You give your kids a few dollars a week as an allowance, and they blow it on candy, toys, and other goodies. That's what kids do, right?
Remember, It's never too early to being teaching your kids the skills of learning how to handle their own money. During "America Saves Week," an effort aimed to increase awareness of the need to save money and reduce debt, it's also a great time for parents to educate their children and teens about money and responsible decision-making.
"It’s important for parents to teach children about personal finance and saving so that they learn to make informed financial decisions," said Jean Quinn, vice president of public relations at . “Good money management is about forming good habits. The earlier kids develop these habits, the more it will become second nature to them.”
Here are some tips that will help kids make saving part of their routine.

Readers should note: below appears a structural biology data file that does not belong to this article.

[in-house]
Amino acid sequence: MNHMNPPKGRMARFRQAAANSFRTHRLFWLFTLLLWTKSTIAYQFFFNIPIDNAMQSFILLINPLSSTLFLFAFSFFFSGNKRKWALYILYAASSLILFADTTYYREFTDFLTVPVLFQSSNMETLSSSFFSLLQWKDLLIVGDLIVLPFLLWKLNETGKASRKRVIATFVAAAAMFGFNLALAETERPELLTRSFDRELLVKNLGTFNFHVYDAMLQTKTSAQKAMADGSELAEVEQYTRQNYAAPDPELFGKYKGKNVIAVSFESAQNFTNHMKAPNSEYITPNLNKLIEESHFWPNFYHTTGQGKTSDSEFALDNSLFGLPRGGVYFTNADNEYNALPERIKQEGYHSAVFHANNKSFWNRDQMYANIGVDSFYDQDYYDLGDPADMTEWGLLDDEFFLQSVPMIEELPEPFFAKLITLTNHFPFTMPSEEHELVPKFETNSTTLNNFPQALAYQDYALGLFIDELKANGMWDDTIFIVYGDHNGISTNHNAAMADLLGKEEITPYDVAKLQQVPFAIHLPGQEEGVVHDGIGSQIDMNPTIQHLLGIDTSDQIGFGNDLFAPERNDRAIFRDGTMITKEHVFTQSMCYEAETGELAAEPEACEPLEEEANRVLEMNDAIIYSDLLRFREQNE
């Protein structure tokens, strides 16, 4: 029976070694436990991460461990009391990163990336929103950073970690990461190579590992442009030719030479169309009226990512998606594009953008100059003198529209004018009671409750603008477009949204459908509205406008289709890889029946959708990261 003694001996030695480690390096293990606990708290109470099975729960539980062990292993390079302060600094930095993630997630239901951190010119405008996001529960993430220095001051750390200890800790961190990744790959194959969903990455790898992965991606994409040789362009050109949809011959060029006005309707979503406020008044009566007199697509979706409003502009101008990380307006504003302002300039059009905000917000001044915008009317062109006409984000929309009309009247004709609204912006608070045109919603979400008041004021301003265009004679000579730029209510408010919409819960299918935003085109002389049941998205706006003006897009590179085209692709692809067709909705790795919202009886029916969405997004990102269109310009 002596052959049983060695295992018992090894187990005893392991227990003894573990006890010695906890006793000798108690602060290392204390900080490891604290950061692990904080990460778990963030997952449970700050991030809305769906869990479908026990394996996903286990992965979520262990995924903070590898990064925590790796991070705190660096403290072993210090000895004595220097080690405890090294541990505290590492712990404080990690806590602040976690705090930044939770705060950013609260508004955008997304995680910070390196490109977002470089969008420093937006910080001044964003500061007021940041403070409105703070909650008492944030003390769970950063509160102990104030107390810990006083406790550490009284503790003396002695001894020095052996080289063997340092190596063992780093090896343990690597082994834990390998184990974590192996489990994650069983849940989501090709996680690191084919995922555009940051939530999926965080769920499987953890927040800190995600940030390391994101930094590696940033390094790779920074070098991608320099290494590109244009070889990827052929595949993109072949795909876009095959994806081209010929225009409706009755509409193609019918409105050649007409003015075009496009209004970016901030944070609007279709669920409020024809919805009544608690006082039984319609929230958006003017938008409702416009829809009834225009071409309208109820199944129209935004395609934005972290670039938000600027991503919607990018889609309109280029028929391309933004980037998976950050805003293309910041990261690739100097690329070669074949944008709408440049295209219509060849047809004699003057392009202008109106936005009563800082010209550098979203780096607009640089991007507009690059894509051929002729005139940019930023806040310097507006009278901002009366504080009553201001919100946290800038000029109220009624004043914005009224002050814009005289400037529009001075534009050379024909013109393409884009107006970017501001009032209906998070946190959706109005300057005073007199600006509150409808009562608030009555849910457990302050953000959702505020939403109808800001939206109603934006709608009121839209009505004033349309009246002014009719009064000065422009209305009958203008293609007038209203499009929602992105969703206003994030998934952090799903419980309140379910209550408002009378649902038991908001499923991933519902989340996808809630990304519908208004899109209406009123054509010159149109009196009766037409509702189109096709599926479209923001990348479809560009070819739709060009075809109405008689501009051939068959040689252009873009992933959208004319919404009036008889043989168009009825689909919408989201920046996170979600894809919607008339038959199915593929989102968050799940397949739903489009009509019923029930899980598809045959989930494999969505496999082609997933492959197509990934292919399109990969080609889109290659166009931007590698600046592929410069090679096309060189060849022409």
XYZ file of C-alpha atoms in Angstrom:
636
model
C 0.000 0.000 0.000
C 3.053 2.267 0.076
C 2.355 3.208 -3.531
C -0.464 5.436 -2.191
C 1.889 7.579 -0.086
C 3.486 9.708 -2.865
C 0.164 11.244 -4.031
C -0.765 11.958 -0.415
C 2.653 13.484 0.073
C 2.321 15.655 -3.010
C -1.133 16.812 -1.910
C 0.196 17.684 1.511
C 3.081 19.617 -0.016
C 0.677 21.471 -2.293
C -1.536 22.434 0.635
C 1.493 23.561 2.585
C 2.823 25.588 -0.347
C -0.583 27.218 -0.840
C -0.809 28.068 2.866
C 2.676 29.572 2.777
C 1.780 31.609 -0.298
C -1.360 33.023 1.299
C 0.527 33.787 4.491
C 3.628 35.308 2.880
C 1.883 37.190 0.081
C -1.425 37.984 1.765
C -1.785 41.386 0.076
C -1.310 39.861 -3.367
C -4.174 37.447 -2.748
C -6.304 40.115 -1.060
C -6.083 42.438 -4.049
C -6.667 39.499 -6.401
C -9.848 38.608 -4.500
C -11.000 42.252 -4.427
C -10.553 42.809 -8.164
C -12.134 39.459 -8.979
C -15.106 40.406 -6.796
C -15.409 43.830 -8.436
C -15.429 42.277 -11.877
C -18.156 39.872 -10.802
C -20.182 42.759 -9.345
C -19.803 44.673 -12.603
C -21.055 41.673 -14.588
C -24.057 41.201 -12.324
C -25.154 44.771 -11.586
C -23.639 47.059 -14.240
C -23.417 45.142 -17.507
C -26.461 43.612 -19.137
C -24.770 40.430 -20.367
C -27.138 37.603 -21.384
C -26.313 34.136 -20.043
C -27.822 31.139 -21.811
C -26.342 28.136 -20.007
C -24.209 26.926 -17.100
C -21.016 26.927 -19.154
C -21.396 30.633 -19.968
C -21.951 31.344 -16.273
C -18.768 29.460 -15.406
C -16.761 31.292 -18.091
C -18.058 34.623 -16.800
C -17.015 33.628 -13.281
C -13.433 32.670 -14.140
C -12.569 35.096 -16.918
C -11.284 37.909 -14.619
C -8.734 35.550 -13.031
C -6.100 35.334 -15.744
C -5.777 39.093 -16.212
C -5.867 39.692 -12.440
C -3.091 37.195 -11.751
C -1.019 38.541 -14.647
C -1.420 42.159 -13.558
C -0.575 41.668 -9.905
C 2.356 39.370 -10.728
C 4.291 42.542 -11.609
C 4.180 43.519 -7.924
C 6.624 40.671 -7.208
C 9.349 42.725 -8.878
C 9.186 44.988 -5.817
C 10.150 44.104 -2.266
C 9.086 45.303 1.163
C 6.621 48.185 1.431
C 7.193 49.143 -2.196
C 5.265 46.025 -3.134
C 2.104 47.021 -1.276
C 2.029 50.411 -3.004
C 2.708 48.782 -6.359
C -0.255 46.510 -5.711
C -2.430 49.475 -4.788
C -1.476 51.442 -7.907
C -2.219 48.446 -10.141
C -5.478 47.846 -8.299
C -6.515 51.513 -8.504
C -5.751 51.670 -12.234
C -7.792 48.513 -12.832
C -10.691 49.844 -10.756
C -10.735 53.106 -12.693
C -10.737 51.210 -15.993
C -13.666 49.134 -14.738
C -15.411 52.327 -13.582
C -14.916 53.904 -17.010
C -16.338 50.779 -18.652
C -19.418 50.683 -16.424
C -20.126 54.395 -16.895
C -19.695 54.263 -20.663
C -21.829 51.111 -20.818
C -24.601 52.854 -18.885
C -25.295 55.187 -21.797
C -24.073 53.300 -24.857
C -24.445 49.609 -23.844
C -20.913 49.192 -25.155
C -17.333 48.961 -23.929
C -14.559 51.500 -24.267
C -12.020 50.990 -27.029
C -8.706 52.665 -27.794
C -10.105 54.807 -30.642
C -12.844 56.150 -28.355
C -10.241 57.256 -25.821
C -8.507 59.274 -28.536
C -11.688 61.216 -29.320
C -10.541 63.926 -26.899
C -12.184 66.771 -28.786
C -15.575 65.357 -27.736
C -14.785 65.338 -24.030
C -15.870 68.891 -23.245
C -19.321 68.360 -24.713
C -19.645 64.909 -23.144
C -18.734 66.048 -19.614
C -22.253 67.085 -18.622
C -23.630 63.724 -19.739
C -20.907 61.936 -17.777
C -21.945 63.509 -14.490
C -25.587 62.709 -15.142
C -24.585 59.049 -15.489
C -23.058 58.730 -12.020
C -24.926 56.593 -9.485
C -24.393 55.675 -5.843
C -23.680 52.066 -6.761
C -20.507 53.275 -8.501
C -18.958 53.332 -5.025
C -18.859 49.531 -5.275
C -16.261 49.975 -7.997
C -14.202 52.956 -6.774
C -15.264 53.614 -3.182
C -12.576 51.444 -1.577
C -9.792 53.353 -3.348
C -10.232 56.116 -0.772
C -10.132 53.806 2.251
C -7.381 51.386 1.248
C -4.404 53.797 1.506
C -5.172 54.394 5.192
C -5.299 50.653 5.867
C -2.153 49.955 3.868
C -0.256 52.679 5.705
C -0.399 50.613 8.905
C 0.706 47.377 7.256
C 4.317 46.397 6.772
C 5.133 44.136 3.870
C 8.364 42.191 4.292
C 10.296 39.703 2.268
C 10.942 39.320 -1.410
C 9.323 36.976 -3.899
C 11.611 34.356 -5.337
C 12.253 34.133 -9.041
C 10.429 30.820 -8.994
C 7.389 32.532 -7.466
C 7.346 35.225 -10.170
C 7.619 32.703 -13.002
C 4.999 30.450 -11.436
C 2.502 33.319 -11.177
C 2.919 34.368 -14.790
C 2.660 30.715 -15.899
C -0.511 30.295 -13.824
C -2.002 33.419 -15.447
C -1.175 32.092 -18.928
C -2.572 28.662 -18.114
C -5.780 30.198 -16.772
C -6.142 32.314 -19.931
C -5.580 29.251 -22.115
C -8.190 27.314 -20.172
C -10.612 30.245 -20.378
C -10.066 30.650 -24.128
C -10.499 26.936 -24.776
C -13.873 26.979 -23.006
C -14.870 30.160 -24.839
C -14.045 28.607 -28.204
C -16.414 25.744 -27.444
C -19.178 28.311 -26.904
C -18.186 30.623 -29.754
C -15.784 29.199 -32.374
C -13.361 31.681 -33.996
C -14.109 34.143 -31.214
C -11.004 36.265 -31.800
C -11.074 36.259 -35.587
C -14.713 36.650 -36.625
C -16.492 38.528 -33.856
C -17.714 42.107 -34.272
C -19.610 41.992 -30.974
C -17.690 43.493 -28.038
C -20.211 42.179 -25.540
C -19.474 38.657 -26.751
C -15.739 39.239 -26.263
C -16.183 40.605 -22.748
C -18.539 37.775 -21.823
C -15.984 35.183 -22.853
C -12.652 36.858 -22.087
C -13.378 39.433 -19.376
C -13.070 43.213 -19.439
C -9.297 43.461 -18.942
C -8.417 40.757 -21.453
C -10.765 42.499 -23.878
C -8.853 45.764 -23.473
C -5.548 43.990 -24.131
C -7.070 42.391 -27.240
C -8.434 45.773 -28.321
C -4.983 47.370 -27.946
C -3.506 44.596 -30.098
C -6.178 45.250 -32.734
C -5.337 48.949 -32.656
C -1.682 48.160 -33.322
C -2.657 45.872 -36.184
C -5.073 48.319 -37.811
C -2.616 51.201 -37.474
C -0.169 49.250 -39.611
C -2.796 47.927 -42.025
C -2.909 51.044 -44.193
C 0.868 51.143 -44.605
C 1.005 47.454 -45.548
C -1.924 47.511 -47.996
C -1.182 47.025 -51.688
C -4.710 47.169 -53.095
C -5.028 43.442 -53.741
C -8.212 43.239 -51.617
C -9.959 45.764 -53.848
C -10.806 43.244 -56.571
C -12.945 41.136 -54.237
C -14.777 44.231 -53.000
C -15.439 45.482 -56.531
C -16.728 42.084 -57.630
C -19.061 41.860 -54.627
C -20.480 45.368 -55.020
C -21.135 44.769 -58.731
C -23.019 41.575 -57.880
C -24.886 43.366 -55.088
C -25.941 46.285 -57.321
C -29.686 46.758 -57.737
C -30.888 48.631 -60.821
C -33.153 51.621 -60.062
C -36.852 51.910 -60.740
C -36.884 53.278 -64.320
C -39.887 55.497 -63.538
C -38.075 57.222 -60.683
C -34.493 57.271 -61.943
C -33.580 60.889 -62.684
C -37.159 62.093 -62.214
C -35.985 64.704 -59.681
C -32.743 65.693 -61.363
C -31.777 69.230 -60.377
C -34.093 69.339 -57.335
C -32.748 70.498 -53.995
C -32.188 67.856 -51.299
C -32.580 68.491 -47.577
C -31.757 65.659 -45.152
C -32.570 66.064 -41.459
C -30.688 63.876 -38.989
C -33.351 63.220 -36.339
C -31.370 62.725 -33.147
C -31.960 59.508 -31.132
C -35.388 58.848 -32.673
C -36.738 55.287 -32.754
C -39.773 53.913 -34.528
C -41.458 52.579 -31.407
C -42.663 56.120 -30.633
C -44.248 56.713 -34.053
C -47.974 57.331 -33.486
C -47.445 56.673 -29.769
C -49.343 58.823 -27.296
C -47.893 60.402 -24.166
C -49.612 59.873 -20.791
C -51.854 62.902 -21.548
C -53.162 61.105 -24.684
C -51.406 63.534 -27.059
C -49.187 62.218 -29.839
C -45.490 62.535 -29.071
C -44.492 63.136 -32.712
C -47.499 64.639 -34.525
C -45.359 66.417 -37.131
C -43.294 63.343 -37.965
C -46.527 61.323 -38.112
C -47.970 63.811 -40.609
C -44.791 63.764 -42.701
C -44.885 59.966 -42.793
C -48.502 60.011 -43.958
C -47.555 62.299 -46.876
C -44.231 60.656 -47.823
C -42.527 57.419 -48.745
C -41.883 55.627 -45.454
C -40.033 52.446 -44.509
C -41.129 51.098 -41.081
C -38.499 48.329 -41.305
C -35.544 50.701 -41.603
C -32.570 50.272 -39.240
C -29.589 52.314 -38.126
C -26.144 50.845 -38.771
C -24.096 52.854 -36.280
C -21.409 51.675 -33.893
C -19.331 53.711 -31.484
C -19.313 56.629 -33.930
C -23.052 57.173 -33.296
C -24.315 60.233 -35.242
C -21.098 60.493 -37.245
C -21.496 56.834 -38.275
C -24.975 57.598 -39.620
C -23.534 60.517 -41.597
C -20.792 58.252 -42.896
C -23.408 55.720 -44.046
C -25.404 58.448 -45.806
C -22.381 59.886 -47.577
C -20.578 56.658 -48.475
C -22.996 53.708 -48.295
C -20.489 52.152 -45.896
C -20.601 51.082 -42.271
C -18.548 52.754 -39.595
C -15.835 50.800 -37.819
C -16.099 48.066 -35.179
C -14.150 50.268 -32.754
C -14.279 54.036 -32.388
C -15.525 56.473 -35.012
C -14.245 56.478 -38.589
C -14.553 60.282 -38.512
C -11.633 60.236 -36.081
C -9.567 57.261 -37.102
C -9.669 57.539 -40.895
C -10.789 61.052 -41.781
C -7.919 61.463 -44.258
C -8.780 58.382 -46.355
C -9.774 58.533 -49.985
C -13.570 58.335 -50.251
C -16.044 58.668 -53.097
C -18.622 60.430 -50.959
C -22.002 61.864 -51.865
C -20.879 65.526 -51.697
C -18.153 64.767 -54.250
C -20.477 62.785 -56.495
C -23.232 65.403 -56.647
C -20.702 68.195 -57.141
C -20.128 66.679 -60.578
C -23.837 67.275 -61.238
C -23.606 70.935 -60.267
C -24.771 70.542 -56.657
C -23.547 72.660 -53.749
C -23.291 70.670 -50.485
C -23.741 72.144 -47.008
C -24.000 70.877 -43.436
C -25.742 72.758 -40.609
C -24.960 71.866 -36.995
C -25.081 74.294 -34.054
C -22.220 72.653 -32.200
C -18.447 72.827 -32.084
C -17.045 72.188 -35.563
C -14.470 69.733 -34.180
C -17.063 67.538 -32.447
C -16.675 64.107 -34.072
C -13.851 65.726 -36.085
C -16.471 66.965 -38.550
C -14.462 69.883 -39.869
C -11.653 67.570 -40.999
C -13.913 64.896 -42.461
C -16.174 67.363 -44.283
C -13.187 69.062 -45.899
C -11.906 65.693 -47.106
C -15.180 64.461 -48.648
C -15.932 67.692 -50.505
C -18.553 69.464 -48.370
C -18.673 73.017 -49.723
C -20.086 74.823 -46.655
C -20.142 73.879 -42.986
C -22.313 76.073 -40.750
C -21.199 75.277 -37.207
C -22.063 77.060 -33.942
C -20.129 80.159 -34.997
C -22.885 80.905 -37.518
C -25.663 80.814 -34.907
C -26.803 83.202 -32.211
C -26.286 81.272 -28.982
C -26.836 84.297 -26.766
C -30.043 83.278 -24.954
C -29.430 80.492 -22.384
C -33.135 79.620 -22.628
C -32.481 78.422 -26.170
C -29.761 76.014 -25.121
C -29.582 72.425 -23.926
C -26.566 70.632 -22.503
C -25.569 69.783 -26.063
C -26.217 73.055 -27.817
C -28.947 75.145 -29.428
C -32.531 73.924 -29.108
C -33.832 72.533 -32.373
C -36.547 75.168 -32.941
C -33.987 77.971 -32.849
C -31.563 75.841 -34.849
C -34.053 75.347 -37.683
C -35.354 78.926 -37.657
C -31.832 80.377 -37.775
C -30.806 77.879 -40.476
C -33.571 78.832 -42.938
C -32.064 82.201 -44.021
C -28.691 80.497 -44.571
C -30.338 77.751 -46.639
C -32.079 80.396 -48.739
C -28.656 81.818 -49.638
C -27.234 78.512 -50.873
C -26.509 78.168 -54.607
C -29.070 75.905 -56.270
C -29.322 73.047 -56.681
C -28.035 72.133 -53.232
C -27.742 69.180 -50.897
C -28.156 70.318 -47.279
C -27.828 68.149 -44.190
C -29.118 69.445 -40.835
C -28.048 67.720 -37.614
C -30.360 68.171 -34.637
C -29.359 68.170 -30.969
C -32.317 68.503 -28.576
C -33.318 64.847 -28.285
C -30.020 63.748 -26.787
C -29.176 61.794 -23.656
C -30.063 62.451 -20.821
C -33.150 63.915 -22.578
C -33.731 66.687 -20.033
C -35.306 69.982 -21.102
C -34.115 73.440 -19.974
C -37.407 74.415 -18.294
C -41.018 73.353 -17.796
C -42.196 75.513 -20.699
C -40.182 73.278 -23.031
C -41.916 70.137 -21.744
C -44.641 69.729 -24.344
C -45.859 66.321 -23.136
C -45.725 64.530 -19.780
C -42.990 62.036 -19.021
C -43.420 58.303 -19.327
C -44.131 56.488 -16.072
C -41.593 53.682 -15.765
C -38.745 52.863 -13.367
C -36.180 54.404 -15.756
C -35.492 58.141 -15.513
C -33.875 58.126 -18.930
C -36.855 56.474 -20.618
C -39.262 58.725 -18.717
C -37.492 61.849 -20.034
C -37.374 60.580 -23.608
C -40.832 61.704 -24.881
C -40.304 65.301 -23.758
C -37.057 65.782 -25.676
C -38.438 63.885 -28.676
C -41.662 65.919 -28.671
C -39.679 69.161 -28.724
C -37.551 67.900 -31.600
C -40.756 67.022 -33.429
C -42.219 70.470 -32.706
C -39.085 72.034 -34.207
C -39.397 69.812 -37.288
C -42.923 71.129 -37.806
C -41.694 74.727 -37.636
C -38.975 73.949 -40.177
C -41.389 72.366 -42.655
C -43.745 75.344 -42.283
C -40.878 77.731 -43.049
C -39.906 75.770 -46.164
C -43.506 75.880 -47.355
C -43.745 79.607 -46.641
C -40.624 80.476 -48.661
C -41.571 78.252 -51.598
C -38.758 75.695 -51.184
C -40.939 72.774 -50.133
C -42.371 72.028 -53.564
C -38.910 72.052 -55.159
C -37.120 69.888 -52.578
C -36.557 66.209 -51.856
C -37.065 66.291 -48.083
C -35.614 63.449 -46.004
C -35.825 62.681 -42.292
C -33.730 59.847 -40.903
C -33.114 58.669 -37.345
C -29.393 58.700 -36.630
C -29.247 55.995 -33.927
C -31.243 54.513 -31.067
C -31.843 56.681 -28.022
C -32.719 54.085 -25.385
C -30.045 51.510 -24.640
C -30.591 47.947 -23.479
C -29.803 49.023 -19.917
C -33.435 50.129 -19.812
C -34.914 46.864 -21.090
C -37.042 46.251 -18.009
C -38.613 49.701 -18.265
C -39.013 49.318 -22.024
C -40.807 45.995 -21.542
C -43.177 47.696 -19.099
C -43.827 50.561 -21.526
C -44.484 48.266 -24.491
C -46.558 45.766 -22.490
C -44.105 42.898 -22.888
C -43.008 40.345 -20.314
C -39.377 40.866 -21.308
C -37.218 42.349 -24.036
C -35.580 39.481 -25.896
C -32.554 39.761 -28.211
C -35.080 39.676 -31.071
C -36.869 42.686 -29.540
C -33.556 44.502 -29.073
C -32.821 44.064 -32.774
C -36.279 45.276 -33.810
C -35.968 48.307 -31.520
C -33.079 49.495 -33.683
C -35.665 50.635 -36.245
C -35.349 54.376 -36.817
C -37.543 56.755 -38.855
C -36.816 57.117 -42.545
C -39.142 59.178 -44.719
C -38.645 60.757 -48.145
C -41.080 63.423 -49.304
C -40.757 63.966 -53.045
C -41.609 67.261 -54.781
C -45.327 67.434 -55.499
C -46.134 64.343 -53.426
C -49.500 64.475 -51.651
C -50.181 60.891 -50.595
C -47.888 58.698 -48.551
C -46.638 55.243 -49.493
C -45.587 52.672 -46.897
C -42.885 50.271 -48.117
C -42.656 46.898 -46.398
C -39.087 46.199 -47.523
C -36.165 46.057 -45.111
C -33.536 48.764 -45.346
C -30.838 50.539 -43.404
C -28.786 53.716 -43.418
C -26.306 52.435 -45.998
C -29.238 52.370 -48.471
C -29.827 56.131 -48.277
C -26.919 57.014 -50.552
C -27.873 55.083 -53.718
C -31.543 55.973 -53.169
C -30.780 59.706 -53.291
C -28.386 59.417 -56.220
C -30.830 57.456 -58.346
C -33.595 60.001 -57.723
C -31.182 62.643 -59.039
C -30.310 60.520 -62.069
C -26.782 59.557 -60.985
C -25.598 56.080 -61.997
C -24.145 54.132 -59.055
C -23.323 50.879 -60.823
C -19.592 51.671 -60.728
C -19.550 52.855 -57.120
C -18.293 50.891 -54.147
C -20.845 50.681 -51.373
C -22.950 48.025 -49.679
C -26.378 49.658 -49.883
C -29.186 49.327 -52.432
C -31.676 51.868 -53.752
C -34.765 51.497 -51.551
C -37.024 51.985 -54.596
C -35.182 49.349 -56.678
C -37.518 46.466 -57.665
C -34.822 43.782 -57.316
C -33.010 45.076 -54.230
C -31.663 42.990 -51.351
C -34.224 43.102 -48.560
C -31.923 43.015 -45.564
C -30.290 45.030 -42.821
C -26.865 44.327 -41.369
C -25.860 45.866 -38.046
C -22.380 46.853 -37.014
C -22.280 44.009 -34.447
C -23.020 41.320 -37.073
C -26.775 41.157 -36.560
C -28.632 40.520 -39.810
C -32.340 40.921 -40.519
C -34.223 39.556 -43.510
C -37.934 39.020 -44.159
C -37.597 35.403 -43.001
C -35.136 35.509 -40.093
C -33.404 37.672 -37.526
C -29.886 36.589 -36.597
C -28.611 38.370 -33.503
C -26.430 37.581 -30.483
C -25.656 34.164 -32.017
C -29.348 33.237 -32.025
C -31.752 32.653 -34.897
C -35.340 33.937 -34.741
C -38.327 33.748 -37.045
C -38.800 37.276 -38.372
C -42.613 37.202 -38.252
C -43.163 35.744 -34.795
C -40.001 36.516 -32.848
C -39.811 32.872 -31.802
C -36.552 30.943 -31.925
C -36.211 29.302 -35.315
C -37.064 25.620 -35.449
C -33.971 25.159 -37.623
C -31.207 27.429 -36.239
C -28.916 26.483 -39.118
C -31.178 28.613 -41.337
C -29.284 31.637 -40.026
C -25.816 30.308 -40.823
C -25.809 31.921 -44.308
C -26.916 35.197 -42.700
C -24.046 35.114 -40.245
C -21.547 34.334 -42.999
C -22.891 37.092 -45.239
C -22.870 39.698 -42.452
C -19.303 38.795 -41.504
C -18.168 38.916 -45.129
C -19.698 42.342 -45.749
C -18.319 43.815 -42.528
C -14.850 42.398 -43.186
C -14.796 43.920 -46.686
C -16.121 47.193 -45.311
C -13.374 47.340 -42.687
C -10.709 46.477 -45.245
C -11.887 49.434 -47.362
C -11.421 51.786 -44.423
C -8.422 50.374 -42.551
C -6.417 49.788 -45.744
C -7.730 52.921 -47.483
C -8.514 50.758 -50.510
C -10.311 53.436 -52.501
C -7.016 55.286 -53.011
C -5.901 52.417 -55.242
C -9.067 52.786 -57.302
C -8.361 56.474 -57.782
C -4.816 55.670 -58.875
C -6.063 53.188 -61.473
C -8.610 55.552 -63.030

- Learn together. Don’t feel like you have to be a finance whiz or have an excellent handle on your own money situation. Ask your bank about youth accounts and sign up for a family finance class in your community.
- Give them their own savings early. Provident offers a Young Saver Account with no minimum balance and interest paid on every penny. What better way for kids to learn financial literacy than by having their own savings account?
- Give an allowance. Receiving a “paycheck” for helping with household chores not only instills good work ethic, it helps children form a mental budget about how much of their own money they want to spend.
- Set financial goals. Before taking a vacation, explain to your child that they will need to bring their own spending money for souvenirs. Encourage them to save some of their allowance for the trip, and offer to match their savings
- Let kids make money decisions. Once you provide your children with money through an allowance or they earn it from a job, they should have the freedom to decide what to do with it. To help children understand what they need versus what they want, have them make a list of activities they’d like to do or things they’d like to purchase, and discuss it together.
- Look for teachable moments. If your child has a bank account, go over the monthly statement with them. It’s a great opportunity to discuss budget, interest and spending habits.